ESPE Abstracts (2014) 82 P-D-1-1-239

aLaboratorio di Ricerche Endocrino-Metaboliche e Divisione di Medicina ad indirizzo Endocrino-Metabolico, Milano, Italy; bDipartimento di Pediatria, Università dell’Insubria, Varese, Italy; cDipartimento di Fisiopatologia Clinica, Università di Firenze, Firenze, Italy, dDipartimento di Pediatria, Ospedale A.Poma, Mantova, Italy; eDipartimento di Auxo-Endocrinologia, Spedali Civili di Brescia, Brescia, Italy, fDipartimento di Pediatria, Ospedale Regionale di Bolzano, Bolzano, Italy; gDipartimento di Scienze Cliniche e di Comunità, Università di Milano, Milano, Italy; hMetabolic Research Lab, Wellcome Trust-MRC Institute of Metabolic Science, Addenbrooke’s Hospital, University of Cambridge, Cambridge, UK; iDepartment of Pediatrics, Leiden University Medical Center, Leiden, The Netherlands; jDepartment of Endocrinology and Metabolism and Center for Endocrine Tumors Leiden, Leiden University Medical Center, Leiden, The Netherlands; kDepartment of Pharmacology and Therapeutics, McGill University Montreal, Montreal, Quebec, Canada; lDipartimento Materno-infantile, Policlinico San Matteo, Pavia, Italy

Background: Central hypothyroidism (CeH) is a rare thyroid hormone deficiency due to an insufficient stimulation of a normal thyroid gland. Candidate genes for isolated CeH include TSHβ, TRH receptor (TRHR) or IGSF1 genes while the combined pituitary hormone deficits (CPHDs) are the consequence of defects in embryonic pituitary transcription factors or in the prokineticin receptor 2 (PROKR2).

Patients series: Here we report nine males (M) and 15 females (F), with CPHD in three cases and Isolated CeH in the remaining 21 and affected with low/normal TSH levels and low free T4 levels. Familiarity was previously known in only two cases.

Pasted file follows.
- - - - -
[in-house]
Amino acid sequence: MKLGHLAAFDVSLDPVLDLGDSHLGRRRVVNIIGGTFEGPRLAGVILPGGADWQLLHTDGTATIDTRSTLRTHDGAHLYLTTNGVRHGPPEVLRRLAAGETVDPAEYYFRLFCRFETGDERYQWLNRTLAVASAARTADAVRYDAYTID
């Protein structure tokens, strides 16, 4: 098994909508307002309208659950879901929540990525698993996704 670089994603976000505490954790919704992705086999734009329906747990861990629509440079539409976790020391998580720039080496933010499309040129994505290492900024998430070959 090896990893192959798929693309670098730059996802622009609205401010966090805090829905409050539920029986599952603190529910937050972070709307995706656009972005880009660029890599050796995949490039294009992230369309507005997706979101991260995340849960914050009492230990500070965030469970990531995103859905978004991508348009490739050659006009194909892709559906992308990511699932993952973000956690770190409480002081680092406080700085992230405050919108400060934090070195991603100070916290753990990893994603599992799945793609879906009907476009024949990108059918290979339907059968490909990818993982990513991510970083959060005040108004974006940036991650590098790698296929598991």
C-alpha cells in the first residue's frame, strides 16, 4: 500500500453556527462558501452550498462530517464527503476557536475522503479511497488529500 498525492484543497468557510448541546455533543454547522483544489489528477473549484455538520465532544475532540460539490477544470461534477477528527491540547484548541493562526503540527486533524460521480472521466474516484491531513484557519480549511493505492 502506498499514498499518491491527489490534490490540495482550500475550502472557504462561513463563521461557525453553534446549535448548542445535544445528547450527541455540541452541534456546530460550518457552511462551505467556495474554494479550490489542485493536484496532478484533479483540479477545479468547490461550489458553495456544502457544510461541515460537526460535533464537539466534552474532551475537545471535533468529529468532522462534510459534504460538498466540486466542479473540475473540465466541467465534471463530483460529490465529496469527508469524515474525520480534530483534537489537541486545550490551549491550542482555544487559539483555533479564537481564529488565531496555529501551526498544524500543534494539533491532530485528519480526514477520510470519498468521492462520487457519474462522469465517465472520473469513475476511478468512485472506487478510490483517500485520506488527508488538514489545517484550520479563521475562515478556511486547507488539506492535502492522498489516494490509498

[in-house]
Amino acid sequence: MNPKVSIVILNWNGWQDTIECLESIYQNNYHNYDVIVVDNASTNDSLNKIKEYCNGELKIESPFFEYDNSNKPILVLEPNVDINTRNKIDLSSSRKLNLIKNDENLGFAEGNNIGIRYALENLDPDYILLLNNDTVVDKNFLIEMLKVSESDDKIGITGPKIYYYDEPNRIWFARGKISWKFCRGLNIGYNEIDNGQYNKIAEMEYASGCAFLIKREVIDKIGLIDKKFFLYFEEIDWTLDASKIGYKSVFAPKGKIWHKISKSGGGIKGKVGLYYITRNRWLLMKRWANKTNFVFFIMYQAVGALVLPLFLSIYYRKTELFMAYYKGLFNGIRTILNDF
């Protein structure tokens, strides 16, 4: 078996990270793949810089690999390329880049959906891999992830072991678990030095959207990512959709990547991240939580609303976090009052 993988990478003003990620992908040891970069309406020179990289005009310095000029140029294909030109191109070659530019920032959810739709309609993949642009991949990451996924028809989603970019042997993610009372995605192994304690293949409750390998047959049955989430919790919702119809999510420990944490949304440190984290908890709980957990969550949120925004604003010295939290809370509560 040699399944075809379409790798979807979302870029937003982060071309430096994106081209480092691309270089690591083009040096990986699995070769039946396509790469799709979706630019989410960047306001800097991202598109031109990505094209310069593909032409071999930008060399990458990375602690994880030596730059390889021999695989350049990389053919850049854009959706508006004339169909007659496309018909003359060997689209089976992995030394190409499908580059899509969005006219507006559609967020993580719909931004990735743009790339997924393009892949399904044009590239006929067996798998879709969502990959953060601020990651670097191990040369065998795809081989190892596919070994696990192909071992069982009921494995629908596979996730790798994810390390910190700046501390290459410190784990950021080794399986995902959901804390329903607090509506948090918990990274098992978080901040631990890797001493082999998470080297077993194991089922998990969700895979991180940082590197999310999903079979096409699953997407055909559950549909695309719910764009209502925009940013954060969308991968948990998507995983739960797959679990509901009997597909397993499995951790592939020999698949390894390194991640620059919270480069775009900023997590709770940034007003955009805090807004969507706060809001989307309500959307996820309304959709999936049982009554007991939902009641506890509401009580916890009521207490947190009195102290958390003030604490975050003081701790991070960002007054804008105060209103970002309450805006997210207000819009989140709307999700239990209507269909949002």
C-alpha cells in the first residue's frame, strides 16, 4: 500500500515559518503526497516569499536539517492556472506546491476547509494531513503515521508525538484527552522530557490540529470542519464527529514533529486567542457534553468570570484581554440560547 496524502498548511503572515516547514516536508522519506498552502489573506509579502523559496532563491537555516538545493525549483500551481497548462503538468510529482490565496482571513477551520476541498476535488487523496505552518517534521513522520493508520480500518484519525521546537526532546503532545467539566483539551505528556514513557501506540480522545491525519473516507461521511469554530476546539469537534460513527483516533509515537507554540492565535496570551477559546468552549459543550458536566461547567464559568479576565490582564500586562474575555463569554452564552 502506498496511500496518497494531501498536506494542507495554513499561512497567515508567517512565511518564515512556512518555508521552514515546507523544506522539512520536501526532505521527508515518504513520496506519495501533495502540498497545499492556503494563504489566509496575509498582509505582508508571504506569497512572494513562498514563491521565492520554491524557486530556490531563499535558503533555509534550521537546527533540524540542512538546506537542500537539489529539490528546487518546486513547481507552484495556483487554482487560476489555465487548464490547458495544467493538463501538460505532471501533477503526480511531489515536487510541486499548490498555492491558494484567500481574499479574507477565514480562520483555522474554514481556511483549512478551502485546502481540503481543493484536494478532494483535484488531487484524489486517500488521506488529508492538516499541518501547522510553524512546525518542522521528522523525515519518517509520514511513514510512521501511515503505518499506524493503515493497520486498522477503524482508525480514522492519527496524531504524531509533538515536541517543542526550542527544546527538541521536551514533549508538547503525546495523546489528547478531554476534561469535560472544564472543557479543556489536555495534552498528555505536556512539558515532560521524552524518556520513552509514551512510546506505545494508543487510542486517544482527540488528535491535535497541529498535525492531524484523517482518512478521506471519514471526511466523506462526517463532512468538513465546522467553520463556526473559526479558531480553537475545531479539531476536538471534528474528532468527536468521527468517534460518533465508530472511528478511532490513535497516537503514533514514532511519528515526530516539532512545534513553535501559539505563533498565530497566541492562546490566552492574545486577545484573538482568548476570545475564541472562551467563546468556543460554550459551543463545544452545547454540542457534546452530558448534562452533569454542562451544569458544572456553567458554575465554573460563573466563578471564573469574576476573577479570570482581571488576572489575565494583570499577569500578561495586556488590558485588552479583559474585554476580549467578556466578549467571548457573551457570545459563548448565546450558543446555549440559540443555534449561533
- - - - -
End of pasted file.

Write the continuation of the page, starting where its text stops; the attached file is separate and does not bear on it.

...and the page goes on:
Results: In 1M and 2F that were negative at neonatal TSH screening, severe congenital hypothyroidism was diagnosed at 44 or 81 days or 4 months, while other patients with milder forms were diagnosed during childhood or adulthood (2–58 years). All had a normal pituitary MRI, but two with a partial empty sella and other two with pituitary hyperplasia or a microlesion. Their history was invariably negative for traumatic or ischemic brain injuries. Thyroid ultrasound did not uncover any sign of thyroid autoimmunity and thyroid autoantibodies were negative in all cases. Among the eight cases presenting with blunted TSH responses to TRH stimulation but normal PRL increases we had detected two homozygous mutations in the TSHβ gene (Q49X e IVS2+5) in two neonates (1F and 1M) associated with severe hypothyroidism. Two mutations of the TRHR gene (R17X) and two mutations in the IGSF1 gene (E1200fsX3; S770N) were found in 3M and 1F having an absent TSH/PRL responses after TRH stimulation. In all the three cases with CPHDs we identified a genetic cause: 2 cases were associated with PROP1 defects (1M was heterozygous for a novel variant, R104Q, whereas 1F was homozygous for the known R73H variant), whereas we identified a heterozygous PROKR2 variant (H20MfsX23) in a 58-year-old male patient.

Conclusion: In the present series, we identified a genetic cause in eight out 24 CeH subjects. Since genetic variations were identified in all three CPHD cases, the pathogenesis remains unexplained in the majority of patients with isolated CeH.

Article tools

My recent searches

No recent searches.